The case of Jack the Ripper is regarded as one of the great unsolved crimes in British history. It is memorable for the fact that the culprit was never brought to justice and the vicious way that five prostitutes met their end. To mark the centenary of the crime a television two part miniseries was produced. The writers were given access to many of the original Police files and documentation at the time in order to lend authenticity to their version.
The first of the infamous murders has just taken place in Whitechapel, London. Assigned to the case is the Inspector Abberline (Michael Caine). He is Scotland Yard’s best detective but he is in a bit of a state due to an ongoing engagement with the bottle. With his trusted sergeant (Lewis Collins) at his side to keep him sober he begins to piece together the clues left at the scene of the grizzly and bloody murder. Soon, another victim with the same injuries is found resulting in the local newspapers declaring a serial killer is on the loose. Abberline tries to follow the evidence despite the unwanted attention from the media, his superiors and the uneasy public.
This is a good example of how a Police procedural should be presented on screen. The story focuses on the efforts of the two policemen rather than the more salacious aspects of the crime. For the majority of the film we are with Abberline as he follows particular lines of enquiry. It is all about the details. As we only find out the facts at the same time as the detectives we are never ahead of them in terms of solving the crime. This keeps it interesting.
It was something of a change for Michael Caine to be heading up a TV mini series. He was still very much a screen actor in demand and at the time a move into television would have been seen as a step down. The director and the ambition of the production were cited as the reasons why he chose to do it. As with all his roles, Caine is superb here. He is the focus of attention for the drama. His performance is nuanced and powerful while avoiding the clichés that can be associated with on screen detectives. How many times have we seen the troubled alcoholic detective on screen portrayed in exactly the same way? Thankfully not here.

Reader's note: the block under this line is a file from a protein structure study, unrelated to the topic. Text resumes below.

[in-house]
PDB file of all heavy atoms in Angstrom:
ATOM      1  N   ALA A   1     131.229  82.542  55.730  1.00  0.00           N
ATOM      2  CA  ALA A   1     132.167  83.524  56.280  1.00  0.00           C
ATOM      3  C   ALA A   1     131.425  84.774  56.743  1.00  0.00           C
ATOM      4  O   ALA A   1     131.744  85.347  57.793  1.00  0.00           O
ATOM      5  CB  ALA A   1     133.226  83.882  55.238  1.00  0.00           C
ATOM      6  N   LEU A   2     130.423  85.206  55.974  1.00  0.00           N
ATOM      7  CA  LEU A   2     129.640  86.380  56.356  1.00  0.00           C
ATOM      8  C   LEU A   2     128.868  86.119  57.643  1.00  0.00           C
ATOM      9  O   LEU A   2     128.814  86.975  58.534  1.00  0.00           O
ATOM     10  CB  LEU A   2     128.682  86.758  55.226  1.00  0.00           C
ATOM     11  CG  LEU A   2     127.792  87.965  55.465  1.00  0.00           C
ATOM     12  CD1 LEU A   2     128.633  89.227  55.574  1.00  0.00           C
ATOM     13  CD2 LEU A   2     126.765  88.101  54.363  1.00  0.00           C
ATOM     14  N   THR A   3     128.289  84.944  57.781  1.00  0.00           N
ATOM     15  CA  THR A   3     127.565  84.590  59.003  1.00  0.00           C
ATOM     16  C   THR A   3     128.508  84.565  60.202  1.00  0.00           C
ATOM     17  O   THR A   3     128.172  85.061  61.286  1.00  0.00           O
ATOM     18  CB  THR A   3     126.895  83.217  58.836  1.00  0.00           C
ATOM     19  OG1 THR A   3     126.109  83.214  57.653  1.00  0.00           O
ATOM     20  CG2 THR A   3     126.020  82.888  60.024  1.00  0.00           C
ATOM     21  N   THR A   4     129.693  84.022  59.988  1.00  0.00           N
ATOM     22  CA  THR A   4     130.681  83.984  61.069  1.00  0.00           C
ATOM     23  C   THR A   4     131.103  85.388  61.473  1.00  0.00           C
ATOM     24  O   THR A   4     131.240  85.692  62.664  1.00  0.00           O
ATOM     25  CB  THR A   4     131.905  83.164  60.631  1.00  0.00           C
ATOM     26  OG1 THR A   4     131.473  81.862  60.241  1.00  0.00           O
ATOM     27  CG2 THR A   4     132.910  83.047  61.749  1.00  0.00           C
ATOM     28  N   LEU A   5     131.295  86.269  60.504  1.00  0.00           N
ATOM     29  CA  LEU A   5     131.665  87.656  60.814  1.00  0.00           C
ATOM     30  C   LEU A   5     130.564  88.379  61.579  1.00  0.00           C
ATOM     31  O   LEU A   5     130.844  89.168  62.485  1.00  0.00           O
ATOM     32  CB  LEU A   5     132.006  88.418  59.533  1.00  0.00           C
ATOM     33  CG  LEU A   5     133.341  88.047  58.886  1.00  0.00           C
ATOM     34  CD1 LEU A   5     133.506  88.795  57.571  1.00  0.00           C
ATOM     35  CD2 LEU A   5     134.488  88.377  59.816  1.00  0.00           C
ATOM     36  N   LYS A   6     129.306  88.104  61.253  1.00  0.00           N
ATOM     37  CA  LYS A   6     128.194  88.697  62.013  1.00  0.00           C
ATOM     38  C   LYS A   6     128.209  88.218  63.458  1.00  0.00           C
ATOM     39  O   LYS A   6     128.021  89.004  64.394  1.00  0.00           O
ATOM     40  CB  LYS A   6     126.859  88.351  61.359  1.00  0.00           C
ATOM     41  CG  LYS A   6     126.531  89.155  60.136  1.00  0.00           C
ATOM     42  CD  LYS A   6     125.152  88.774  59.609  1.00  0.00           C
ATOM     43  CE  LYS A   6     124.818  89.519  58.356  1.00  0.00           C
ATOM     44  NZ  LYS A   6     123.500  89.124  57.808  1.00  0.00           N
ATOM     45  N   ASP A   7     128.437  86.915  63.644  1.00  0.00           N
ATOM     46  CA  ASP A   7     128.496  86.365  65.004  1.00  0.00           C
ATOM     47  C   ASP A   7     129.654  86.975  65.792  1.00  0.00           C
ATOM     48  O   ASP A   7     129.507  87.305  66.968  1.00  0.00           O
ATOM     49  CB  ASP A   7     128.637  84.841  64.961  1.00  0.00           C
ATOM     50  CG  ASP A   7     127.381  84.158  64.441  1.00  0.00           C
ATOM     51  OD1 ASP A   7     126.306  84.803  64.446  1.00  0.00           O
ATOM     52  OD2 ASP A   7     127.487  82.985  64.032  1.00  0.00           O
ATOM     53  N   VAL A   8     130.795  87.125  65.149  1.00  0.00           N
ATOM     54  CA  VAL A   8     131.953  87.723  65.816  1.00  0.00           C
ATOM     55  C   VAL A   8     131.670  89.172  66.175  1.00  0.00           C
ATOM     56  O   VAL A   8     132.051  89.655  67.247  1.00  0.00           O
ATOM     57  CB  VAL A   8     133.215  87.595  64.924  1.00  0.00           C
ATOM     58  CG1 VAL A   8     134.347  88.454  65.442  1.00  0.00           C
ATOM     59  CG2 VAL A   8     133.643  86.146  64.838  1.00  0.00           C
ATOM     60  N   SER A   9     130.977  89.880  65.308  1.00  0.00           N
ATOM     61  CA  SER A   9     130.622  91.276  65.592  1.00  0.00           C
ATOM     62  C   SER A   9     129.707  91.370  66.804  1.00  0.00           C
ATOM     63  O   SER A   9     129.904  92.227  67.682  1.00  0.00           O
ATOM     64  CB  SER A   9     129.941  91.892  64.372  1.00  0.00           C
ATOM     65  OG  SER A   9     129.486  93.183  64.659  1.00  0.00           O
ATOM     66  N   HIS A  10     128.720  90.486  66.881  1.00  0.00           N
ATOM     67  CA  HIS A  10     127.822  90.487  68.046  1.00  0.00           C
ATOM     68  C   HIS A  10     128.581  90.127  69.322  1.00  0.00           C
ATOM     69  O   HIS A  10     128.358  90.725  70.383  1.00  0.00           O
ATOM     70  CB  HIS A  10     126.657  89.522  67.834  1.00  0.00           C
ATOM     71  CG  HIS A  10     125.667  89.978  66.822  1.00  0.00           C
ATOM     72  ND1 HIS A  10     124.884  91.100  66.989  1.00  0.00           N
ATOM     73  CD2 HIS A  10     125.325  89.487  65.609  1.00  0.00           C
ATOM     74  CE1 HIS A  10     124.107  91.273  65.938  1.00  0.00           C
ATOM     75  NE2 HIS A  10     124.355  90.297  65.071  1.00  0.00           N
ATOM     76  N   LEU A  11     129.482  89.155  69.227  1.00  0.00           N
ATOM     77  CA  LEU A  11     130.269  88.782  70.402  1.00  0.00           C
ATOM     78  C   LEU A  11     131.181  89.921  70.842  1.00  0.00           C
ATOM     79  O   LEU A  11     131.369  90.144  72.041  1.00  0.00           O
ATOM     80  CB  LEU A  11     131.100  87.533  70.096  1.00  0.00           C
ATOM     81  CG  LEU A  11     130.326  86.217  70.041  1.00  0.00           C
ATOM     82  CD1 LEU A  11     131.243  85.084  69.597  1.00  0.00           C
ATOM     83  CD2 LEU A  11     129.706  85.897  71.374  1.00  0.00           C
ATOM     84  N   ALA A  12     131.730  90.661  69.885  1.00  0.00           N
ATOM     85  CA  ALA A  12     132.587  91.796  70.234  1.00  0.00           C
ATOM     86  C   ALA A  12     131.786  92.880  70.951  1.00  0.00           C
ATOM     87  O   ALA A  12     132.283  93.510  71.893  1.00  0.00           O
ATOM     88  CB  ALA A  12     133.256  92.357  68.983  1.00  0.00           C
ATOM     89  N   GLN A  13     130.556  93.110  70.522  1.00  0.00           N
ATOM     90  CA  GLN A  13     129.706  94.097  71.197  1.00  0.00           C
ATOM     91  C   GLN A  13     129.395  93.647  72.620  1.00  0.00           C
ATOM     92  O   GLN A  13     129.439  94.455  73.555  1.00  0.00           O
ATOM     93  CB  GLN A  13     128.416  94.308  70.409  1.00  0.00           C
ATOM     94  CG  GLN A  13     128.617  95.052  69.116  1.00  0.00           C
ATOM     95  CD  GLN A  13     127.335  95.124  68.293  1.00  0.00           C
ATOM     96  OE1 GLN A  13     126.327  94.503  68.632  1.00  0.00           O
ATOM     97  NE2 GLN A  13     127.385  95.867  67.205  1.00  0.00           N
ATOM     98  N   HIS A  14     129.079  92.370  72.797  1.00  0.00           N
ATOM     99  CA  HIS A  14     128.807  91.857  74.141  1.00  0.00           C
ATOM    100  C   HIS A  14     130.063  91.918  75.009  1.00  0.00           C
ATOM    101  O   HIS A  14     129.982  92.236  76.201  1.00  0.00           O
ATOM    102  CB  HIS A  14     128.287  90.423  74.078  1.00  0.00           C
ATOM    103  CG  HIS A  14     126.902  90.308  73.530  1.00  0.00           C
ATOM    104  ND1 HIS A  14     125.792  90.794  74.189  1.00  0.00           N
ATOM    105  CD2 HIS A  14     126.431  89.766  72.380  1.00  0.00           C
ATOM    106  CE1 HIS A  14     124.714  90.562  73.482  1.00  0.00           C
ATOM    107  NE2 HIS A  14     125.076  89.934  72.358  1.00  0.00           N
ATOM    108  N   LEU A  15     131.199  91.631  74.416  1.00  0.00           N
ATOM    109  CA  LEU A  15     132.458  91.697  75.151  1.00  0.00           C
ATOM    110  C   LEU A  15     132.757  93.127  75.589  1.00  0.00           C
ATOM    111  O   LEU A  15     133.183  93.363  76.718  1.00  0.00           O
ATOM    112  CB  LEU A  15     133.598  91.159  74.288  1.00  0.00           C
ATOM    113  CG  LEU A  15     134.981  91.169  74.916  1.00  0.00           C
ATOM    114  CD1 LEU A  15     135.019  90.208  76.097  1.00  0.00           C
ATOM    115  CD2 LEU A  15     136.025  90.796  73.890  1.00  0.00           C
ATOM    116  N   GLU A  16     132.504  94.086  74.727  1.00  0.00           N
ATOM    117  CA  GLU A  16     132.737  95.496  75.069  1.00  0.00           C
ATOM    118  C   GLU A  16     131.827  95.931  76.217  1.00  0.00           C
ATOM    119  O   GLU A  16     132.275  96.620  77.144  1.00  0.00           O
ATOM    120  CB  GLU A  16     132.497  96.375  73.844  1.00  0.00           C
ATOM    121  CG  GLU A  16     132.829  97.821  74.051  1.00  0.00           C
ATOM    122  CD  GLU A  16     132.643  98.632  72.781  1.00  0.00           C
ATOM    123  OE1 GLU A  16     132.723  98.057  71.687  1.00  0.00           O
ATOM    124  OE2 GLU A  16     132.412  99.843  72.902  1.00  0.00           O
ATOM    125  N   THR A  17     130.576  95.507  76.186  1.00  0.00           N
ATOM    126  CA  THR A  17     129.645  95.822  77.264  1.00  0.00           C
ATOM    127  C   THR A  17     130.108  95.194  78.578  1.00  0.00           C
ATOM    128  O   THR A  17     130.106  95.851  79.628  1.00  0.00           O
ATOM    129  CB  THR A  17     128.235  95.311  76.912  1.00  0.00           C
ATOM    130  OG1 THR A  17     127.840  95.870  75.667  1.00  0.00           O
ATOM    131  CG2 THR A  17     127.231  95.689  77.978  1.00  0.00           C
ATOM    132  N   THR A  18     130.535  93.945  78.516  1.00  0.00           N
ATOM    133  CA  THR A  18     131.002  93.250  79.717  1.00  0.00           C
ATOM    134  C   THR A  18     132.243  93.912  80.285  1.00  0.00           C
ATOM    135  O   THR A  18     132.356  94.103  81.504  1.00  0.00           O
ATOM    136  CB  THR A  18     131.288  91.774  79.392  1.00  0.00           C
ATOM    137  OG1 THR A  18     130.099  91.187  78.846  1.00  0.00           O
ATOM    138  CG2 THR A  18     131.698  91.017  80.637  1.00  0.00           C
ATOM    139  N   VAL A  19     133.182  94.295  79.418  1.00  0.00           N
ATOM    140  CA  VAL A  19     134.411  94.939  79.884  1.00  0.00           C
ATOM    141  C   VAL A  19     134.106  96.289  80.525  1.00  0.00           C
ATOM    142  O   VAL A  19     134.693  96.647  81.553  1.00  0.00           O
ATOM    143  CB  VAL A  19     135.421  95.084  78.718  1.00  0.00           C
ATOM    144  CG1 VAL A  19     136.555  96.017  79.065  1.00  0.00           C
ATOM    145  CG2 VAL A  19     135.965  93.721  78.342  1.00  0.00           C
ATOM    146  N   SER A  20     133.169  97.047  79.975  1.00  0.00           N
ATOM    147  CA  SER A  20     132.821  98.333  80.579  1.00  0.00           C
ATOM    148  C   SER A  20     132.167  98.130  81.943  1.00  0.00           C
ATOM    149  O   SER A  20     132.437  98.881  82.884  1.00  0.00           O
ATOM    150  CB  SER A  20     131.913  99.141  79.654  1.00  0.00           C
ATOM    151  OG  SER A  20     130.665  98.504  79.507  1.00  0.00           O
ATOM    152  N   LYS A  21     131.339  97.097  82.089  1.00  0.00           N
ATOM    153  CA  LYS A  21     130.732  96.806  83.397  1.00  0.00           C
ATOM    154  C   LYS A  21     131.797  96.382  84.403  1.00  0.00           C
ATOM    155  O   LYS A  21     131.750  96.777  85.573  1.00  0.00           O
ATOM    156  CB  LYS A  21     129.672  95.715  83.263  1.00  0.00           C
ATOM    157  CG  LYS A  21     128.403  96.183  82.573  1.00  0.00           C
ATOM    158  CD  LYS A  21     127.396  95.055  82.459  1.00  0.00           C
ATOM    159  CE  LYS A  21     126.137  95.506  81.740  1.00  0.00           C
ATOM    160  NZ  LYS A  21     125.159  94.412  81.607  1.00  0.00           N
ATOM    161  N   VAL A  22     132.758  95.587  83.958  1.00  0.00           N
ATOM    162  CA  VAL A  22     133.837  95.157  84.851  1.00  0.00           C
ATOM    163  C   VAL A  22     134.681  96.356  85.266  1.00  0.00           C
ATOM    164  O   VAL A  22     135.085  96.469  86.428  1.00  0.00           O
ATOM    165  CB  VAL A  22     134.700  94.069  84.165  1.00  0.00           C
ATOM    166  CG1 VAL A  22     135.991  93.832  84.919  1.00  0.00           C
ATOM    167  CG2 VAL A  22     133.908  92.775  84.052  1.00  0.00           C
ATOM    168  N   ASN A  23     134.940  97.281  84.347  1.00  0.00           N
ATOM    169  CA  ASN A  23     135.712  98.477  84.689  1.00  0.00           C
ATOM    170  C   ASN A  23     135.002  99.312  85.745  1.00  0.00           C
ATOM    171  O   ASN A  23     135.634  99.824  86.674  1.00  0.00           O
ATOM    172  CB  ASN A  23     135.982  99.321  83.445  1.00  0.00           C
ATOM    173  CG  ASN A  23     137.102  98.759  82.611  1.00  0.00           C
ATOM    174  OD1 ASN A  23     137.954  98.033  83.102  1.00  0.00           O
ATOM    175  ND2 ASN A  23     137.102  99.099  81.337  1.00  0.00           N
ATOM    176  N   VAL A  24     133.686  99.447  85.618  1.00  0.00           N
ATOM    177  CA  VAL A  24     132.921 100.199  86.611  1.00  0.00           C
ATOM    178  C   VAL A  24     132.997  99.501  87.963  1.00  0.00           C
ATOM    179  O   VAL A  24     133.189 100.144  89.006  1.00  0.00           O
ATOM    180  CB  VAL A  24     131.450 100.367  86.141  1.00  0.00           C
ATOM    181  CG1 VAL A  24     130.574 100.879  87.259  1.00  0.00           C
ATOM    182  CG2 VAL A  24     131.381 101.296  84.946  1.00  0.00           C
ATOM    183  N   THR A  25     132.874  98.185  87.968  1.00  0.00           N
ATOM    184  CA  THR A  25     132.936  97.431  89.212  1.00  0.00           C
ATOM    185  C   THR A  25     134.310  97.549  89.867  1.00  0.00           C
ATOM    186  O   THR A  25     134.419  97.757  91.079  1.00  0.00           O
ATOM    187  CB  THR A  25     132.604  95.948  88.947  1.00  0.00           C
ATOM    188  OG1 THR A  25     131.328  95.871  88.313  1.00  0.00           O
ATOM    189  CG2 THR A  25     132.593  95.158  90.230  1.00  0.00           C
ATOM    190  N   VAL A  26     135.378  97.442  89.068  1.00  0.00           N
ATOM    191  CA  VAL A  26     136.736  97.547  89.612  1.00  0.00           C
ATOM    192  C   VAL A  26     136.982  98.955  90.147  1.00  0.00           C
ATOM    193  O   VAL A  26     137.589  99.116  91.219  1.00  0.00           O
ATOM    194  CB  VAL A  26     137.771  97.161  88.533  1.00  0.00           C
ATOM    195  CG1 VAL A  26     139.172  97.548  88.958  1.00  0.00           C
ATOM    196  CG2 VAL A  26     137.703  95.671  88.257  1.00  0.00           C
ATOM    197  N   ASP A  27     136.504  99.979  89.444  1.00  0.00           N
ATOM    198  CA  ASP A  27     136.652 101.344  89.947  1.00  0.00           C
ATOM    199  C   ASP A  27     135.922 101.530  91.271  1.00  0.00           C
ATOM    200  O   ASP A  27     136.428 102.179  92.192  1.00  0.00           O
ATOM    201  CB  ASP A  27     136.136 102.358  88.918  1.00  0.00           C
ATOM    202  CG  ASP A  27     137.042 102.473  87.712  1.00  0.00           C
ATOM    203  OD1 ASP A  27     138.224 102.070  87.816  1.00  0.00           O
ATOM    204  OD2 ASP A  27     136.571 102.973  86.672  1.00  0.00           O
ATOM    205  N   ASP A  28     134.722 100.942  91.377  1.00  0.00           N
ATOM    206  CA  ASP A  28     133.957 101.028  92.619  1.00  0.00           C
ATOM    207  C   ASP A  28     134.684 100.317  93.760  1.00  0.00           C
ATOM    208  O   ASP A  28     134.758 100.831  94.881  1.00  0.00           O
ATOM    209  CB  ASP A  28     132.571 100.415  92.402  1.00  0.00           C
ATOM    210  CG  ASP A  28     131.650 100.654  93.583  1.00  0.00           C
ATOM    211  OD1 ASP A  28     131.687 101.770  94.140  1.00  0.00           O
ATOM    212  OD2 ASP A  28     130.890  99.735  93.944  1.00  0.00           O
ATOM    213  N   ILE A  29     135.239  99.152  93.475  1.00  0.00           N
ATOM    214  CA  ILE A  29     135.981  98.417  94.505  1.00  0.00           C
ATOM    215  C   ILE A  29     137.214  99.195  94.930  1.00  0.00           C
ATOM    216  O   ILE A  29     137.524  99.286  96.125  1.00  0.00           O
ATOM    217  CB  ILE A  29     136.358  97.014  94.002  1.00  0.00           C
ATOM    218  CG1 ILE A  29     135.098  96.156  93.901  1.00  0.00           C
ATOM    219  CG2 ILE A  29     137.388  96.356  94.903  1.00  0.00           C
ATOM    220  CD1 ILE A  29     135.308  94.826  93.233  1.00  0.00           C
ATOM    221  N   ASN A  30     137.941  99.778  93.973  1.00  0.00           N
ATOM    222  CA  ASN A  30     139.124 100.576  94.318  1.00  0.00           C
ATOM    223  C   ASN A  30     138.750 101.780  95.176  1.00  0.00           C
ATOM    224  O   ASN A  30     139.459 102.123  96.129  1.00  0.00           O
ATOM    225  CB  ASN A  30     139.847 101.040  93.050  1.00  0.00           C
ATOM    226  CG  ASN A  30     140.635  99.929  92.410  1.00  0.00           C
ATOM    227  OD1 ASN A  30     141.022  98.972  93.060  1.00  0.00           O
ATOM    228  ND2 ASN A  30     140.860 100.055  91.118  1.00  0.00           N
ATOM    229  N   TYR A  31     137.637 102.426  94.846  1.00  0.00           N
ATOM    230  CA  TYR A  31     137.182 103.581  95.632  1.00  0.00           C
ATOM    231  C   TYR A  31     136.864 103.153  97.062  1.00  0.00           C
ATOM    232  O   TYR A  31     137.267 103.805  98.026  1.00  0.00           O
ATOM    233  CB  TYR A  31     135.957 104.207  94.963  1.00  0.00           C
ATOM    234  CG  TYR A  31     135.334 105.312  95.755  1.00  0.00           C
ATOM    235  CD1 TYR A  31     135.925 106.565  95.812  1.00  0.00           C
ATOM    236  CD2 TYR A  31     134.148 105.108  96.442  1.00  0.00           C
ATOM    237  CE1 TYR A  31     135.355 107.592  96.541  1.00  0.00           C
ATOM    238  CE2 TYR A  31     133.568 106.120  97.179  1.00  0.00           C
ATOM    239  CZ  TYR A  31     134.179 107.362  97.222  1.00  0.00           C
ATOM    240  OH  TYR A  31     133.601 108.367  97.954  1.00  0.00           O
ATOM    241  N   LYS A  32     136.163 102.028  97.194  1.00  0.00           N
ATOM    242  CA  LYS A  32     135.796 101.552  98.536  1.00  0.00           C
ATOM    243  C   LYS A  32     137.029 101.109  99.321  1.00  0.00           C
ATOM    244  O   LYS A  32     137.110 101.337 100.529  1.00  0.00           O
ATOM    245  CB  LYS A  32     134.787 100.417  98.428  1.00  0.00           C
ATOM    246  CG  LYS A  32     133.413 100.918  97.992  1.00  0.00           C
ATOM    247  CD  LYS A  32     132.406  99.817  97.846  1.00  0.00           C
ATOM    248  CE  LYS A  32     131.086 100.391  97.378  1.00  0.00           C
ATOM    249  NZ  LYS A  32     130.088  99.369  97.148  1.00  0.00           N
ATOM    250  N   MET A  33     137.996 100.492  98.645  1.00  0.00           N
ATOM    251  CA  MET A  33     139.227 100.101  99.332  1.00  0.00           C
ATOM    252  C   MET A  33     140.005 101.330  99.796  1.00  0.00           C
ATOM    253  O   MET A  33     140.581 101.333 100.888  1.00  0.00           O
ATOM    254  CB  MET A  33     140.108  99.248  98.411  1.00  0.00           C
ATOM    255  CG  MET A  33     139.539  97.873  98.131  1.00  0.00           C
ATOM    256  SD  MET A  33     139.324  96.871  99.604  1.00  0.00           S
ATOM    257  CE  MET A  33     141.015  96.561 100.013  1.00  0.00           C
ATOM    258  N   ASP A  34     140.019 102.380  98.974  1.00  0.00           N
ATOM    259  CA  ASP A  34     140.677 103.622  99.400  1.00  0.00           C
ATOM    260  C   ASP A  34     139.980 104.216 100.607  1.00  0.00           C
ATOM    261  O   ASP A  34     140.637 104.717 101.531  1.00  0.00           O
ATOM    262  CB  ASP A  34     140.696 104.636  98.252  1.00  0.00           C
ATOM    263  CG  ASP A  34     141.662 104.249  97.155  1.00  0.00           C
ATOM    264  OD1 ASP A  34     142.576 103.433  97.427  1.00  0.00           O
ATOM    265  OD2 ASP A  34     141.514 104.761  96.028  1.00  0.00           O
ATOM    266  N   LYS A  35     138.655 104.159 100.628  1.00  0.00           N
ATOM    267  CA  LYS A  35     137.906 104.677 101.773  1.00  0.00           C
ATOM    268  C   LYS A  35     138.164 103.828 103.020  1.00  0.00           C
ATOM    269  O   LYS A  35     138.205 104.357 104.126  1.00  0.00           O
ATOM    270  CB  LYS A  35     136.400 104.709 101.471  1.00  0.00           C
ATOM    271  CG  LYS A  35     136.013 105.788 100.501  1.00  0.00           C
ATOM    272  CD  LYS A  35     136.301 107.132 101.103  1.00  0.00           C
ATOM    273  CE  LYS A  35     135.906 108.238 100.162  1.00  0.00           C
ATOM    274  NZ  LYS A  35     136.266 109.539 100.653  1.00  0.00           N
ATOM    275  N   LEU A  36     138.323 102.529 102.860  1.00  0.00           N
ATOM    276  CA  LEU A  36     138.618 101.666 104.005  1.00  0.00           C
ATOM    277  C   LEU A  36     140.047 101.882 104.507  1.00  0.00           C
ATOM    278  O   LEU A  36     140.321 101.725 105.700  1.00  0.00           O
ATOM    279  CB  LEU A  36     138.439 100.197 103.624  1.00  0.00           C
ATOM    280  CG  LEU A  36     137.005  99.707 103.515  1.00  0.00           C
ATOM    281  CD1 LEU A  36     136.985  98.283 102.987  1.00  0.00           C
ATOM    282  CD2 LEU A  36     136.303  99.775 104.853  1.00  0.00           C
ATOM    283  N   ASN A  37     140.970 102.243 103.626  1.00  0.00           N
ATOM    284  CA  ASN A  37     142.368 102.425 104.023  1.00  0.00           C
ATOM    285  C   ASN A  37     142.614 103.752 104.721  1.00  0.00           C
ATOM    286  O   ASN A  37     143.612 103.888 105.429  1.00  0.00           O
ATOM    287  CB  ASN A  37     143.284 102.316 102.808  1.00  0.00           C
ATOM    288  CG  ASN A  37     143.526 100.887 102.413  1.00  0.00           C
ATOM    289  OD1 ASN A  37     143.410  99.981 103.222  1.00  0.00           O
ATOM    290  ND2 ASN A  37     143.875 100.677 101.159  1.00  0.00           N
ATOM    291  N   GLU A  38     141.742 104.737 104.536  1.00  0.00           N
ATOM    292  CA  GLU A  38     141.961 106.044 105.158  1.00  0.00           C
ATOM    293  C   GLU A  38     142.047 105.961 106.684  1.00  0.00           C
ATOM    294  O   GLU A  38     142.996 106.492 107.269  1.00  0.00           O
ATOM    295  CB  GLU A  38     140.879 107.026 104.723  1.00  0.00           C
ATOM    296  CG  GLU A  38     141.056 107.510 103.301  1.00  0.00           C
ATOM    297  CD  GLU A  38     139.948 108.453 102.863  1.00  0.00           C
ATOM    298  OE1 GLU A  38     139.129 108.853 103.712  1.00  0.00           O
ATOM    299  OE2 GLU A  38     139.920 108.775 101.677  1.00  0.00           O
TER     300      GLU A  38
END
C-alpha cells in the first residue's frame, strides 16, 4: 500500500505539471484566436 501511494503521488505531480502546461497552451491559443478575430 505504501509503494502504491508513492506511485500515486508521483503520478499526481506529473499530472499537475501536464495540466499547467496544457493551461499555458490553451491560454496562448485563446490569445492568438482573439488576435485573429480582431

Caine is surrounded by some top acting talent to reinforce his own forts. Lewis Collins has often been marginalised as a one note actor which is more than a little unfair. Here he is excellent as the foil to Caine’s Abberline. He has just about the same screen time as Caine and their interactions and analysis are the way that the story is moved forward.
In addition to the leads there are a number of very well known faces, most of whom are considered as the suspects in the drama. The way the story unfolds is very clever in that you don’t get an inkling of who will turn out to be the murderer. Of course, the case was never officially solved so the writers take all the evidence available and make a logical conclusion.
The format lends itself very well to the drama. With the two part format and extended run time the drama unfolds without any rush to get to the conclusion. It means that there is time to examine some of the social aspects surrounding the case that are still relevant today. The role of the press and the way it sensationalised the murders is a running theme. They are shown to be acting only in their best interests while a vigilante mob are confronting the police over their alleged mismanagement of the case. Some things never change.
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